Keep incivility out of opinion pages
July 9, 2012
Publishing the hate-inspired rhetoric of Tim Cooney does not serve the cause of The Aspen Times, or our society, well (“Columnist Melanie Sturm needs to Think Again,” Letters, July 2, The Aspen Times).
One would hope that the thought “socialists hate Americans” is so well ingrained in our society that it need not be perpetrated in the editorial pages as a reminder. Expressing contempt is a slovenly mental exercise, requiring nothing but reactionary regurgitation of other hatemongers’ diatribes. The austere pages of a newspaper should more appropriately be devoted to civil debate.
After two paragraphs of invectives, Cooney attempts a cogent thought. In his world, 620,000 Americans gave their lives for the proposition “The United States is,” renouncing for all time “The United States are.” This ancient announcement from on high is to be accepted by all despite the lack of any logic or citation of authority. The intellectually honest are forced to do the work for Cooney.
Evidently, he believes the Civil War was a battle over the Ninth and 10th amendments and that the victors have successfully redacted the same from our Constitution. Anyone who disputes such is to be vilified, slandered and shamed into silence and should “think again.” Yet, a scholar or honest participant in such a debate might look to the Constitution or precedent to confirm such edicts.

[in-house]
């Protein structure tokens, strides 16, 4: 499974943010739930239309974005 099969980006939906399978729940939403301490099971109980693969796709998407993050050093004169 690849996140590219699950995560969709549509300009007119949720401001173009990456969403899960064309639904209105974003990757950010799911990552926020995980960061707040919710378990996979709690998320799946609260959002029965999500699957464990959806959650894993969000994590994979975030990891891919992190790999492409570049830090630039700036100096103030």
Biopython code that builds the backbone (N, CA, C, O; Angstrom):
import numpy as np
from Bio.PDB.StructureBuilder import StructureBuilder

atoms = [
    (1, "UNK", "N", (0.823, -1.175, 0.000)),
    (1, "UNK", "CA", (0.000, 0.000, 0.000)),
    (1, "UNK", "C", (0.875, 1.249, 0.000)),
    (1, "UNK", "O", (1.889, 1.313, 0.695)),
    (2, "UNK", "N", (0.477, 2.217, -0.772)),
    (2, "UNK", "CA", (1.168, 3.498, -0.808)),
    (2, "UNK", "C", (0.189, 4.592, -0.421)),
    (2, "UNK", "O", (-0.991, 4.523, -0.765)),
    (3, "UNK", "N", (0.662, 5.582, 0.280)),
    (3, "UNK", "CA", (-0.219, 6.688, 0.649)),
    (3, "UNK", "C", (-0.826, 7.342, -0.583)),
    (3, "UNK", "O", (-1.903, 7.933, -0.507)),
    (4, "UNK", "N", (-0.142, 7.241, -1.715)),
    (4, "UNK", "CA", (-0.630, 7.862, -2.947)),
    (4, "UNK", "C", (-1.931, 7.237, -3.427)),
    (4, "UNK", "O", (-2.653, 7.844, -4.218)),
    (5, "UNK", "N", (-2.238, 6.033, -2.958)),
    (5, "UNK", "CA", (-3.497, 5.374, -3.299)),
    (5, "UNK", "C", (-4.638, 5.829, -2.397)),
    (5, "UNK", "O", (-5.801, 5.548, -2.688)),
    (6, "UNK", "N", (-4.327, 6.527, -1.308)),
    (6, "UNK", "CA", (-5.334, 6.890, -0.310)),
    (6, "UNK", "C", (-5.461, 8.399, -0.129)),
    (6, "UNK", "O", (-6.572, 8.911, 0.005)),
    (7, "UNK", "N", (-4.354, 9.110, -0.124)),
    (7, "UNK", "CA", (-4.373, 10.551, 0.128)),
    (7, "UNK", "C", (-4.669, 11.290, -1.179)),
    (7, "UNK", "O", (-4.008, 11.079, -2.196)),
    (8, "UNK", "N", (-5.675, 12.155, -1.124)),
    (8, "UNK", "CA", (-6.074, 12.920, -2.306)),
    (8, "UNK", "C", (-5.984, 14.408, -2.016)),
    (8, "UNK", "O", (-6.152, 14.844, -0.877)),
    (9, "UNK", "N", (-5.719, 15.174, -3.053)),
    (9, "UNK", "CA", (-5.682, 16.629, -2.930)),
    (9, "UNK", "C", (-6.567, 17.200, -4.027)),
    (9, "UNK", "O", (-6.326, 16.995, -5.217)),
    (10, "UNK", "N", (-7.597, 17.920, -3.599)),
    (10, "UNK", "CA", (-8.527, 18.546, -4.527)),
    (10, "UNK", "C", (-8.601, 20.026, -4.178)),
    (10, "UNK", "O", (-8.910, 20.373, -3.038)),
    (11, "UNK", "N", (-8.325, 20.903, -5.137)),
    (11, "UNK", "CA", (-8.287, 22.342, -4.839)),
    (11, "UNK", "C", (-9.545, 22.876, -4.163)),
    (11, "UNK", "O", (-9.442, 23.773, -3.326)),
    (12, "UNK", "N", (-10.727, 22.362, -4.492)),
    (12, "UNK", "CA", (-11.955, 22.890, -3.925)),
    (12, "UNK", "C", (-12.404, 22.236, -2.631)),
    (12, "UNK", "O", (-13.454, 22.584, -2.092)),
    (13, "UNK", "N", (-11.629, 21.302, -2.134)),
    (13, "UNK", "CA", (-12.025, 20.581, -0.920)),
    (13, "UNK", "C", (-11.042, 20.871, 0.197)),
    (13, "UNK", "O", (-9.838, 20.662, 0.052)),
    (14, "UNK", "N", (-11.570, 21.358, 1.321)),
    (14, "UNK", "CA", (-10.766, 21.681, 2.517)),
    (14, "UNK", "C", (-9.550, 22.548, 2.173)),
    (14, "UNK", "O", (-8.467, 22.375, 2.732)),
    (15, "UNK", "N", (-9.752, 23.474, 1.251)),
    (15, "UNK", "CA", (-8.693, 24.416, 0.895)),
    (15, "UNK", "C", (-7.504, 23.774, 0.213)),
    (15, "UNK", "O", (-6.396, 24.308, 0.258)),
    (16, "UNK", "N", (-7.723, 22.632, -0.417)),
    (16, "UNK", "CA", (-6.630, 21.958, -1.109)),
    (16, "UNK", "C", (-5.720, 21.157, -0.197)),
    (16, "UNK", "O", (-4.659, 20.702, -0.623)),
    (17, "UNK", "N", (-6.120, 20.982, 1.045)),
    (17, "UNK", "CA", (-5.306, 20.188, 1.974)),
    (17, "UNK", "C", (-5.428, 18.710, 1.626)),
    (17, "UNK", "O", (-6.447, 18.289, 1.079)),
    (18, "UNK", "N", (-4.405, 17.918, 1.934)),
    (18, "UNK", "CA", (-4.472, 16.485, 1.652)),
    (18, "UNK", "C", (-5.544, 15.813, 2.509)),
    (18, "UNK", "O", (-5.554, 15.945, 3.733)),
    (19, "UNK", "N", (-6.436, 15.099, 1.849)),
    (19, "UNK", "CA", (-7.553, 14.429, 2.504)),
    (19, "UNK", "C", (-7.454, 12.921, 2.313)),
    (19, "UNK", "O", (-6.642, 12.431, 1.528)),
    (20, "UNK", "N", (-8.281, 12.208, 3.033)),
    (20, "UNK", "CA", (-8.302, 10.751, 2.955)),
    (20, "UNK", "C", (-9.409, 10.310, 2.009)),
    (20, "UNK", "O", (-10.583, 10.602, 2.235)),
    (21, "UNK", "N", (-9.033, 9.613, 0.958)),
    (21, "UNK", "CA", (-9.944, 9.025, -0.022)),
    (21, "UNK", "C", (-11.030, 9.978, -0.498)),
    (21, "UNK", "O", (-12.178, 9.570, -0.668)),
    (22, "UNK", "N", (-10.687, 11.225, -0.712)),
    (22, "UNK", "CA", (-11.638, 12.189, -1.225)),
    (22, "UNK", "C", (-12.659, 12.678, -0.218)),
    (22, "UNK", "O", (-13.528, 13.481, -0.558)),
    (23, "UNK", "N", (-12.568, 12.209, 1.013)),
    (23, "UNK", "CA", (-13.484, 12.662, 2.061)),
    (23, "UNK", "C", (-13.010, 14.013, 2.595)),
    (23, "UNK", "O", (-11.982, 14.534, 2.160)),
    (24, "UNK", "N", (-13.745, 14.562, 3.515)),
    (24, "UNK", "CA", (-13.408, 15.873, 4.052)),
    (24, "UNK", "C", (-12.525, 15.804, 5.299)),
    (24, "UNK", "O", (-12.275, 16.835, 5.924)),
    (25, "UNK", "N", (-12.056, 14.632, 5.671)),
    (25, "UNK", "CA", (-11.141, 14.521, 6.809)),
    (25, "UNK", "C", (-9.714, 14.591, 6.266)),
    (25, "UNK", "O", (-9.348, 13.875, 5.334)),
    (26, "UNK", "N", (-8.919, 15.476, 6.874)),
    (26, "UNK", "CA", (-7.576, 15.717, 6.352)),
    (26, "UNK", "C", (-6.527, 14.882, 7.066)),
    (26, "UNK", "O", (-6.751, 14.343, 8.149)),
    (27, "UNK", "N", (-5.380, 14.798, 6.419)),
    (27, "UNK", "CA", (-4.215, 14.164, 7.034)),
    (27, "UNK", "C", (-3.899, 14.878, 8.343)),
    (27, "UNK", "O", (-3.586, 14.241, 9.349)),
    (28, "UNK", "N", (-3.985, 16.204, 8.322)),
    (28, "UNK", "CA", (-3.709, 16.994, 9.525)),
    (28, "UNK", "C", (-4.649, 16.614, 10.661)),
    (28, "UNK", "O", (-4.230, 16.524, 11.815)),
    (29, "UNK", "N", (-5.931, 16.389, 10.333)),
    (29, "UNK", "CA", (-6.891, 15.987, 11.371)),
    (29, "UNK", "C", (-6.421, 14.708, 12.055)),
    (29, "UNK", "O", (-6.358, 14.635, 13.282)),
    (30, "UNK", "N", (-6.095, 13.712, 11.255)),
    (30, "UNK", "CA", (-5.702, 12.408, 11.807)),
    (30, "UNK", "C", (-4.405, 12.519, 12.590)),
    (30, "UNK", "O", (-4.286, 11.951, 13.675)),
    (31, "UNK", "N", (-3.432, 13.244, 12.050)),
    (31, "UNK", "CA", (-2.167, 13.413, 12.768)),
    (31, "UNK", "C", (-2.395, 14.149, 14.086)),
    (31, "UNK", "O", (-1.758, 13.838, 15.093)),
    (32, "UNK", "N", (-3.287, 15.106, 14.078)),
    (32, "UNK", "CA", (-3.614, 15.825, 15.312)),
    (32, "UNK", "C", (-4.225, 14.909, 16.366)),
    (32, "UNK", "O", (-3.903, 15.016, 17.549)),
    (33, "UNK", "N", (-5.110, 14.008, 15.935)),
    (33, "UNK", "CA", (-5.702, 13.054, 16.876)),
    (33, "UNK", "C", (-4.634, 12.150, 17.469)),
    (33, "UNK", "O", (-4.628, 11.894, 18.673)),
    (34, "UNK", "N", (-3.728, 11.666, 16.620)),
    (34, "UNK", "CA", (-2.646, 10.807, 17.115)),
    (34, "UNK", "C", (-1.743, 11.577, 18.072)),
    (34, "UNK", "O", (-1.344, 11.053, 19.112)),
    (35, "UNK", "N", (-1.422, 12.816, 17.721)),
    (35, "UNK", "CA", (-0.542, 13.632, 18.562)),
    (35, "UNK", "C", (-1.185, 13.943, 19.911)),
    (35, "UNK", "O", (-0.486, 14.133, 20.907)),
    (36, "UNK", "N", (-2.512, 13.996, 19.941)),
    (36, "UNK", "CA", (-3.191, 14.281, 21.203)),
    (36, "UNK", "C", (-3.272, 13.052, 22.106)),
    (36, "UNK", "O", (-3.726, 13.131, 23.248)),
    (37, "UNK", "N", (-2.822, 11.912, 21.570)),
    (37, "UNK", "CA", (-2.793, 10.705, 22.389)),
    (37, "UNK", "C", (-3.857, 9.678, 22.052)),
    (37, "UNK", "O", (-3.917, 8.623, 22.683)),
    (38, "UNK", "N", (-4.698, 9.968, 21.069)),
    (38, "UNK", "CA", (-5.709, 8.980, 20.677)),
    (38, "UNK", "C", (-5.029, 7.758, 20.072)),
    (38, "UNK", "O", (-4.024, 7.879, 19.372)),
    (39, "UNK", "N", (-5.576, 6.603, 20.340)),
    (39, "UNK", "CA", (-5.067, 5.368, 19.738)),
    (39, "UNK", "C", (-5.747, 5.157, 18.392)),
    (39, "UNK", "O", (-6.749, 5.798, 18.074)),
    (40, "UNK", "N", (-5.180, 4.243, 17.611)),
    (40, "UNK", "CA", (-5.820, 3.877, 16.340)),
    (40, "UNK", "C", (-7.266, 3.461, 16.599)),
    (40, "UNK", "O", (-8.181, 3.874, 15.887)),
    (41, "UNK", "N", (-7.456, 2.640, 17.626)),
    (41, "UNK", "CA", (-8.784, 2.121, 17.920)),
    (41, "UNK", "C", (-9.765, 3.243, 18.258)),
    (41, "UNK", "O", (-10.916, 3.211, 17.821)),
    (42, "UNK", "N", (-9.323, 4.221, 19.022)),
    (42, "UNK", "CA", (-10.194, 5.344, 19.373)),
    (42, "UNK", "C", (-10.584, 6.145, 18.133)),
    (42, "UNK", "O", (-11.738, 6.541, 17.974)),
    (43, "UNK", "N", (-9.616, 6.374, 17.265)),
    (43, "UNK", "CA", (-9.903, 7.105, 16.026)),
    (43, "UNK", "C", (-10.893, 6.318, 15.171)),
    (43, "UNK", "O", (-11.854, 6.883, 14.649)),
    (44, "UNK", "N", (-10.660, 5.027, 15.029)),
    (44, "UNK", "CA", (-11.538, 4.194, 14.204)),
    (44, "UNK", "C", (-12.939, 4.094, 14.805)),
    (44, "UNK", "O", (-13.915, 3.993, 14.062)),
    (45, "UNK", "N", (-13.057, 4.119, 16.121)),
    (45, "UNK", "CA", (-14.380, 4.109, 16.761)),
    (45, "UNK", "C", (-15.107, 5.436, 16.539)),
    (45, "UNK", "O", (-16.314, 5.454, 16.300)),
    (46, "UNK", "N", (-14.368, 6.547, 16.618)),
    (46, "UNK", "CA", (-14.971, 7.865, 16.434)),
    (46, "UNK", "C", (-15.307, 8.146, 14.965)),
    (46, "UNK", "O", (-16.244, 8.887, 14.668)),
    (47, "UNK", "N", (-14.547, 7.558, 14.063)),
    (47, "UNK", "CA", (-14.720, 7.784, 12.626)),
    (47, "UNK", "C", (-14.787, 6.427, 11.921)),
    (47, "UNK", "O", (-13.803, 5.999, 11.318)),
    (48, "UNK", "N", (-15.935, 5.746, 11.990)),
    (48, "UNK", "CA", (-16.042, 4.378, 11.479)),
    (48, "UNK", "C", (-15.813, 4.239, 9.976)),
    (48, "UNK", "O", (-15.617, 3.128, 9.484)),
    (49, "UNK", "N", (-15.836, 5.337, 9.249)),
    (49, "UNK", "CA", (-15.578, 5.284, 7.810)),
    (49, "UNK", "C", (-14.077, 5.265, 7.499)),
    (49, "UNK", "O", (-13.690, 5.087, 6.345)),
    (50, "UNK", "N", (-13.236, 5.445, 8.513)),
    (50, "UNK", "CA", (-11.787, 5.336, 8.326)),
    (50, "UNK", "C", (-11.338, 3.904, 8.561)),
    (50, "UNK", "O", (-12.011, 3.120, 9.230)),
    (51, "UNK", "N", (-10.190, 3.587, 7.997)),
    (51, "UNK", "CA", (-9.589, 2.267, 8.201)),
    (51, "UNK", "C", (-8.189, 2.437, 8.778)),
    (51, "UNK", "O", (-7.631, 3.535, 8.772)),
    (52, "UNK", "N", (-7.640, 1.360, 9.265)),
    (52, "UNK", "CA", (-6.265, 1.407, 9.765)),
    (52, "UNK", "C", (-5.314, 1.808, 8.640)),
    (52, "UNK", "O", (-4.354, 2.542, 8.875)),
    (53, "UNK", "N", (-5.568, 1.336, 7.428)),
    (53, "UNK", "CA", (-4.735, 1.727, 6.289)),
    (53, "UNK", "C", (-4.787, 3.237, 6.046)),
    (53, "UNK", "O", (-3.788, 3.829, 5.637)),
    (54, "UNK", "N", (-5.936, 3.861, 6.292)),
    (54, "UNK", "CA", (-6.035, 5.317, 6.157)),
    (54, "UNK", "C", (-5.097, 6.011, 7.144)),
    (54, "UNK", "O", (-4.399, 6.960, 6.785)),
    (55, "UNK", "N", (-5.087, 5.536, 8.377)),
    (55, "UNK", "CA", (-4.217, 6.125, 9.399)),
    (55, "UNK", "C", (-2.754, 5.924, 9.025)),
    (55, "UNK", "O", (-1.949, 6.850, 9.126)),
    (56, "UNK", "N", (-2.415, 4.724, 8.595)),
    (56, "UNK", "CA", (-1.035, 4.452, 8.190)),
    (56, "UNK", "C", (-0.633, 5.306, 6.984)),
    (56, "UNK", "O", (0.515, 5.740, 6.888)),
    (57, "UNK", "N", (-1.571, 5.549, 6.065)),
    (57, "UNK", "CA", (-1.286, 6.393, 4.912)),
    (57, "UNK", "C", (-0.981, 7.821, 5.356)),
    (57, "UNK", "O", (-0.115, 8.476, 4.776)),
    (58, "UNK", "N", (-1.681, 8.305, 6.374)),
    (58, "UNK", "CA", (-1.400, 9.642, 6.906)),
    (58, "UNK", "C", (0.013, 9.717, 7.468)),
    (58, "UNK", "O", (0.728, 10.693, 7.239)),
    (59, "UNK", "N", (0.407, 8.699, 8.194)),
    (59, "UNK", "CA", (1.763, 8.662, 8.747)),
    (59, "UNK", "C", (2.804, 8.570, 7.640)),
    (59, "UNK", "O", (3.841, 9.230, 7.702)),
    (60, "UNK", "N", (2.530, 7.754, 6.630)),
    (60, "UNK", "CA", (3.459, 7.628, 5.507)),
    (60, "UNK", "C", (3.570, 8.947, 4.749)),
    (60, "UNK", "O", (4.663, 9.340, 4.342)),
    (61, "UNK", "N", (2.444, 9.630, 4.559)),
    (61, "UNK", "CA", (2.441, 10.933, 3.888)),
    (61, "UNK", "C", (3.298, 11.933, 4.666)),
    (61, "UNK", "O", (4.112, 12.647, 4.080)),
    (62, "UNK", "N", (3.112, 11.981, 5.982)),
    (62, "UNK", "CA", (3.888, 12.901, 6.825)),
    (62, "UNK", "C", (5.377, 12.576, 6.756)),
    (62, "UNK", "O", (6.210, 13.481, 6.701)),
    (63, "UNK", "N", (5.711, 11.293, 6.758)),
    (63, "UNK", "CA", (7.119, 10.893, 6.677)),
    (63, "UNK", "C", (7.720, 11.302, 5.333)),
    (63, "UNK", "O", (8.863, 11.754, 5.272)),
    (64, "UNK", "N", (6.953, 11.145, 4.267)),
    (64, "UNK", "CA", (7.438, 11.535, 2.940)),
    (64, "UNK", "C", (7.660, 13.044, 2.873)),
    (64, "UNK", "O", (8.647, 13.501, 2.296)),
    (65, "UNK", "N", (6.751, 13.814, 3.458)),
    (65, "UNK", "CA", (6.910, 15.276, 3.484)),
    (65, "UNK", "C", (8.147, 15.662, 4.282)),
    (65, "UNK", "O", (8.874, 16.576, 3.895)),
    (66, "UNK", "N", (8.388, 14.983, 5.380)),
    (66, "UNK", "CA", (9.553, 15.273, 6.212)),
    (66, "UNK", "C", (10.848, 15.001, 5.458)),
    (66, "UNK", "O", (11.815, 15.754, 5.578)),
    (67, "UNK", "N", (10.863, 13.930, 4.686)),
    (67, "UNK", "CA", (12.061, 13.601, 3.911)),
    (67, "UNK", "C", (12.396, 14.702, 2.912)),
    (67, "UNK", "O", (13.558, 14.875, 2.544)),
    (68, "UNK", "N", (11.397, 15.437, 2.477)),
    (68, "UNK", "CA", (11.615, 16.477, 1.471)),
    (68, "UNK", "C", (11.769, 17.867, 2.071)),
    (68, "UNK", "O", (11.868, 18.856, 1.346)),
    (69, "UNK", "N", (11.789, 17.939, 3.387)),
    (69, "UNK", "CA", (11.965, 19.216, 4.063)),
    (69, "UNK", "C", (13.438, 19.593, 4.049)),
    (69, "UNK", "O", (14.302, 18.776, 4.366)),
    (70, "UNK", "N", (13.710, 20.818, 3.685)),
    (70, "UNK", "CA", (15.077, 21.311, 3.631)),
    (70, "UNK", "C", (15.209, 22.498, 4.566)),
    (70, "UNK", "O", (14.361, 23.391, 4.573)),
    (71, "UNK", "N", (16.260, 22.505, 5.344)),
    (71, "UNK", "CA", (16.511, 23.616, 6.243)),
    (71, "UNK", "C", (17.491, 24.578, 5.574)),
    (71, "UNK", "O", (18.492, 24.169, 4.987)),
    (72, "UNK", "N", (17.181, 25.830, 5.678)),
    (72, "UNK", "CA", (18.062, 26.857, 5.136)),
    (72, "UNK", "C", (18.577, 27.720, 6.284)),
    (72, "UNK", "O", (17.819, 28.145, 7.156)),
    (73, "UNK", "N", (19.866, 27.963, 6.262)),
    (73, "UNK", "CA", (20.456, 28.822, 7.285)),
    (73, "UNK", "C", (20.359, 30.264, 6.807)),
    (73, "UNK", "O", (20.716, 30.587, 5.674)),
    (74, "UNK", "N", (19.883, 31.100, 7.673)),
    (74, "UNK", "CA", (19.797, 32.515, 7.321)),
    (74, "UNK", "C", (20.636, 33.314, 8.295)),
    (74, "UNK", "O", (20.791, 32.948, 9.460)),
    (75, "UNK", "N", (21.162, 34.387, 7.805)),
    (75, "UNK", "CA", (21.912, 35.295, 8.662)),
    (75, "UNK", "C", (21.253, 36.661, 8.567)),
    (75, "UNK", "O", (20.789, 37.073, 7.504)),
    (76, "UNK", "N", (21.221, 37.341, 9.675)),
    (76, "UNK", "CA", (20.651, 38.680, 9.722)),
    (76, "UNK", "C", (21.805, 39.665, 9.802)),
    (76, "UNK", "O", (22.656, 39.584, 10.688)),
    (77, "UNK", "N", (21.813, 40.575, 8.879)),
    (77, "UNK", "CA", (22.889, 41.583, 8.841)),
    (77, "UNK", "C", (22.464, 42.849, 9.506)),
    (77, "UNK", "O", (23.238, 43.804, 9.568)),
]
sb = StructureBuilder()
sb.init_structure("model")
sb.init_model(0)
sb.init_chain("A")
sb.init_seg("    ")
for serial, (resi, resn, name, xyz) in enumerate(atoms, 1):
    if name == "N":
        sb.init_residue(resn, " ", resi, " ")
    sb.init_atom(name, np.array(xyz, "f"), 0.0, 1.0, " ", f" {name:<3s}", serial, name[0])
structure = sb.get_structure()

Over time, three constitutional amendments were adopted in response to that war. The 13th abolished slavery. The 14th, in essence, makes the Fifth Amendment applicable to the states. The 15th grants voting rights to all citizens. None of these three amendments mentions any assault on the Ninth and 10th amendments. The very cases Cooney mentions, as if he alone has read them, specifically cite both amendments and confirm their vitality.
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To think again requires one to have original thought. Original thought normally entails some degree of dispassionate contemplation that challenges numerous concepts. Original thought might follow hate. But spewing hate in the written word is not proof of reasoned, cogent thought worthy of publication. And when concepts are thrown like mud balls for others to clean off the wall of discourse, we tear down more than the notion of civil debate. We destroy our nation.
“A nation divided cannot long stand” is not a declaration of a solution. It is a declaration of the problem. The solution to that problem is not always going to be a war of union. Next time, it might be a war of dissolution. If dividing the nation is the goal of the editorial page, then by all means give every bile-induced submission notice.
The First Amendment does not require the publication of every submission. You are free to return the submission for a request that some logical point be made. And should certain people require that their names be associated with the hatred of others, you could start a simple column of hate similar to the wedding announcements. The first could be “Timmy hates Melanie.” Enough said!